Retirements, resignations, the political calendar and the coronavirus pandemic have all conspired to load up Georgia’s ballot with key races this fall, including two Senate seats that could decide control of the chamber, a state House that could flip just before the legislature kicks off redistricting, competitive House races and 16 Electoral College votes that are up for grabs for the first time since the ‘90s. And two of Georgia Democrats’ highest-profile leaders — Atlanta Mayor Keisha Lance Bottoms and 2018 gubernatorial candidate Stacey Abrams — have been a part of the monthslong conversation about Biden’s vice presidential pick.

A half-dozen Georgia Democrats granted anonymity to discuss the issue candidly conceded that both women’s lack of prior federal experience could make them long shots for the vice presidency. Some noted that Abrams has noticeably faded from public VP speculation in recent weeks, while Bottoms has enjoyed an elevated profile as she battles Georgia Gov. Brian Kemp over the response to the coronavirus. But they also said that Biden has a rare chance to tip a long-coveted state into the Democratic column with a surge of attention, investment and enthusiasm that would come with picking a running mate from Georgia…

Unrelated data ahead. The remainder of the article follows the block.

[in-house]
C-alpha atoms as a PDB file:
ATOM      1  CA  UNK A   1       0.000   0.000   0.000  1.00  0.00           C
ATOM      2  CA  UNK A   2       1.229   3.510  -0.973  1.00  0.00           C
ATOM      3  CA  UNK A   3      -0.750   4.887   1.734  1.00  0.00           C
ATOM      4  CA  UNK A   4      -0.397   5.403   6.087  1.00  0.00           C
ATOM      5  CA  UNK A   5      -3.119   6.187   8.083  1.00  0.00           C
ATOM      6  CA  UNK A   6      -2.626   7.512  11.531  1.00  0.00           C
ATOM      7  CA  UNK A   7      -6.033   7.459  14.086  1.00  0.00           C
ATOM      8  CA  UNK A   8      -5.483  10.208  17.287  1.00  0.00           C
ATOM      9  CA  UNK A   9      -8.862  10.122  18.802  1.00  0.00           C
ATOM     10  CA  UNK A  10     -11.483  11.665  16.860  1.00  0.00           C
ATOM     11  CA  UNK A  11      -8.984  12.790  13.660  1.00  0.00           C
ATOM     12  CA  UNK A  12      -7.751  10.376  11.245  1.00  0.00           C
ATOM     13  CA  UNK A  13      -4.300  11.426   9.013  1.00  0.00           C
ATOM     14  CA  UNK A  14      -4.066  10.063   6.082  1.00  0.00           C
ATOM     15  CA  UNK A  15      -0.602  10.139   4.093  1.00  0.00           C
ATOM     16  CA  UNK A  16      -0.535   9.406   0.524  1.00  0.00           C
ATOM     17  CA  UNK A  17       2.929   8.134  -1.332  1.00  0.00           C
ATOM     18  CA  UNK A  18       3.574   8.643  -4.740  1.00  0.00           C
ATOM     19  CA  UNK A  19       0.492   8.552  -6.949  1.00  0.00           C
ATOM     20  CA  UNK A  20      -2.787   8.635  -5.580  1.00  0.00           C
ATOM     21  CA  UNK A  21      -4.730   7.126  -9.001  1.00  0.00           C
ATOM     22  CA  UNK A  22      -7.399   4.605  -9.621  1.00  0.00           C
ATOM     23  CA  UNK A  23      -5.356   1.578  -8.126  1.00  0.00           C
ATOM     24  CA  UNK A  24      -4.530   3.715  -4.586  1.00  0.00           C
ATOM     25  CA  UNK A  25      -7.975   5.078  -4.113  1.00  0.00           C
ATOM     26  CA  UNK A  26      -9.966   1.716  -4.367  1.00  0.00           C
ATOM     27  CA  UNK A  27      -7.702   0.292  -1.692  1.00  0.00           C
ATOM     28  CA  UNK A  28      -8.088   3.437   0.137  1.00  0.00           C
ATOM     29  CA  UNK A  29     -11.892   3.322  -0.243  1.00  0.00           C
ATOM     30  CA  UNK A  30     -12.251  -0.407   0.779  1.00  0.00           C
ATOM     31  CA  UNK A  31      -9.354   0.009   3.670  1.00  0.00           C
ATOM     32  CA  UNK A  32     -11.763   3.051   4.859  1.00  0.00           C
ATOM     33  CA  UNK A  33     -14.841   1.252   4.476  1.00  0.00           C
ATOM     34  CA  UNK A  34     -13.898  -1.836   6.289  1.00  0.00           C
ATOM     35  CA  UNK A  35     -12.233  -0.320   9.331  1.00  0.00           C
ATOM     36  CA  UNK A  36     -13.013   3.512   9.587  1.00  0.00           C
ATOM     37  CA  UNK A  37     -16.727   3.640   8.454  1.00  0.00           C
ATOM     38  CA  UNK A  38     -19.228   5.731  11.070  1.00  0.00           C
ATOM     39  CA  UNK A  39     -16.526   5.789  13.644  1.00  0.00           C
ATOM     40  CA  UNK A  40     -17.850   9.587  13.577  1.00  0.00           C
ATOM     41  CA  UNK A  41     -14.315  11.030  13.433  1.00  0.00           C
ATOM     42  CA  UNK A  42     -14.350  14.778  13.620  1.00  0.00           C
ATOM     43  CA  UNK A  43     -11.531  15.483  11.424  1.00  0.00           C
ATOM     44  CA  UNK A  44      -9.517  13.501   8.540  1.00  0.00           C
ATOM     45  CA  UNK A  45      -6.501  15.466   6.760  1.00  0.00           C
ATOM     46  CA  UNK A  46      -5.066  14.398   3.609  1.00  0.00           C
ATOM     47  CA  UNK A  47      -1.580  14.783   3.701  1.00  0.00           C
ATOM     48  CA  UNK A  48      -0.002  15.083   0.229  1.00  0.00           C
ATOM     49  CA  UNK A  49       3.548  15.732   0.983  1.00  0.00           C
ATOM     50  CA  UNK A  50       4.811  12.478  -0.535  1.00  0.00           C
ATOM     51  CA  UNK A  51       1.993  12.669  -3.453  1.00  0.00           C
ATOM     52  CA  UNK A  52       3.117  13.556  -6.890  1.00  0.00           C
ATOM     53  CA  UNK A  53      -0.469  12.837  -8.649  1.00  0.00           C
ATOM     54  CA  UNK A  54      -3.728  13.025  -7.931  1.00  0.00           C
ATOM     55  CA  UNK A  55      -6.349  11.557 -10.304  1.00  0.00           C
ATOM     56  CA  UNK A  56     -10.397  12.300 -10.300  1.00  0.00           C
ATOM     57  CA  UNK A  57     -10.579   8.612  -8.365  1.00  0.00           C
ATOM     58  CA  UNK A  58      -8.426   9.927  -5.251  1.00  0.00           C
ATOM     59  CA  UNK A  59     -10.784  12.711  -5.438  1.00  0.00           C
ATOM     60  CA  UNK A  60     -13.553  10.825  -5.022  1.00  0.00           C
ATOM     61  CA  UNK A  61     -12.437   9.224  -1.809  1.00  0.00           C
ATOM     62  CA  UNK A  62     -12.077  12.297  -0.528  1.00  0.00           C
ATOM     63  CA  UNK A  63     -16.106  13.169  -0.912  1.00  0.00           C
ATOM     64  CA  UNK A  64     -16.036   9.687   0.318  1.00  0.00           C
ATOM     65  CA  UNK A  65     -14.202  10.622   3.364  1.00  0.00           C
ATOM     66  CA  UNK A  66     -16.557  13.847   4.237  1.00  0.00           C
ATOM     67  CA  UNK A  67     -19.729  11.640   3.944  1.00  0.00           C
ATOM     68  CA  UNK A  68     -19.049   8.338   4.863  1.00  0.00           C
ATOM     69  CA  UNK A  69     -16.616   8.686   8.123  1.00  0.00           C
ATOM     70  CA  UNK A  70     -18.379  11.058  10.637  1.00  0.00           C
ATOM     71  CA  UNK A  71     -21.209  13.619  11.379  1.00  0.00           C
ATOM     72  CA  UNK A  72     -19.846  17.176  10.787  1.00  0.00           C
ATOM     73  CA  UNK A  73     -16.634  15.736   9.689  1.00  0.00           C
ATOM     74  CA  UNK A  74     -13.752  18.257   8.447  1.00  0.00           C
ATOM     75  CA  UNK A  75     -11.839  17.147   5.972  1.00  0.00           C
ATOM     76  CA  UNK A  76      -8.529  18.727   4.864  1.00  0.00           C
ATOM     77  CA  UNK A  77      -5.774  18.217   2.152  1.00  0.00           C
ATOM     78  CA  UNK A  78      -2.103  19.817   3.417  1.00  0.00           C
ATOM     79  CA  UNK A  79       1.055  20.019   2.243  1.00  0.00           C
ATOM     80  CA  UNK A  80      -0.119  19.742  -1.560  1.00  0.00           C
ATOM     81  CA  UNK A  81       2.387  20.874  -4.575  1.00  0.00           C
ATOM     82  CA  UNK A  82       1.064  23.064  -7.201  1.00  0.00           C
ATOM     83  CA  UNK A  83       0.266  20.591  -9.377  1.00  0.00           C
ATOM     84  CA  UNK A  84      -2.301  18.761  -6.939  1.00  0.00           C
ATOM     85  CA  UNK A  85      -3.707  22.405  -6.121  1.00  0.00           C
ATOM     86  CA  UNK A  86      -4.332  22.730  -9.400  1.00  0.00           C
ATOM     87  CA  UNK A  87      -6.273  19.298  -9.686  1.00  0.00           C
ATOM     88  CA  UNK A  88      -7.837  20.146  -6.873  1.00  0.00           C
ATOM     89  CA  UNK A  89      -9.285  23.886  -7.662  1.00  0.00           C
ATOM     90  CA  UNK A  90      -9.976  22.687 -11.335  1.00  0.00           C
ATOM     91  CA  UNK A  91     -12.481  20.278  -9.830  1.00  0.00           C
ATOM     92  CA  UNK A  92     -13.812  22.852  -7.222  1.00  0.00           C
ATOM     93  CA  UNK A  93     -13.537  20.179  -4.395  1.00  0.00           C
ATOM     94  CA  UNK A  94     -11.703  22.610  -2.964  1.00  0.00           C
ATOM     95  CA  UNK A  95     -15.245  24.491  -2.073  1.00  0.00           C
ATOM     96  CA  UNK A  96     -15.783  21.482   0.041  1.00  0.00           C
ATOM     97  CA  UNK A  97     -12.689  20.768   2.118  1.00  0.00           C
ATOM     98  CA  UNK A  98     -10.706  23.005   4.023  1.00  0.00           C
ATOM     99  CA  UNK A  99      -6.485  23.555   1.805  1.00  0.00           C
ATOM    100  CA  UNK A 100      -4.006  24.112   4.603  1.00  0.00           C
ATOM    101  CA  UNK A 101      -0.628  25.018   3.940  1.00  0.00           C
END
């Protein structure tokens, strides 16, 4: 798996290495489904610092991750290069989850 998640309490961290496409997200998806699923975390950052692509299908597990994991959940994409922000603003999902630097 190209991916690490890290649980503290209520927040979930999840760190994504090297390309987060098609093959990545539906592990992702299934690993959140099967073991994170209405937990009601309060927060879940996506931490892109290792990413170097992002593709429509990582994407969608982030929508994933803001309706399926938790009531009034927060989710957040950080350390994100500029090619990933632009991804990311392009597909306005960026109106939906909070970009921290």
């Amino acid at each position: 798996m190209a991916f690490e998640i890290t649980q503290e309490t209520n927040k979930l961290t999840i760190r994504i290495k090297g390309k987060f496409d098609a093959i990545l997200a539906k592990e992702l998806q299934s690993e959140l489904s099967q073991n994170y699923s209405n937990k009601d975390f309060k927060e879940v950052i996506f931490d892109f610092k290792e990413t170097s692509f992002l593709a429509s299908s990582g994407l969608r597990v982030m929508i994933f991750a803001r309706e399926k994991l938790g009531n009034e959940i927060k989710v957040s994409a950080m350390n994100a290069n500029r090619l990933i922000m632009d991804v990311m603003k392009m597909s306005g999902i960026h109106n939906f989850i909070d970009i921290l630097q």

“It’d take an already supercharged Democratic electorate up to the next level,” said Bob Trammell, the state House Democratic minority leader, who’s drawn multimillion-dollar spending commitments against him from the GOP’s national state legislative campaign committee.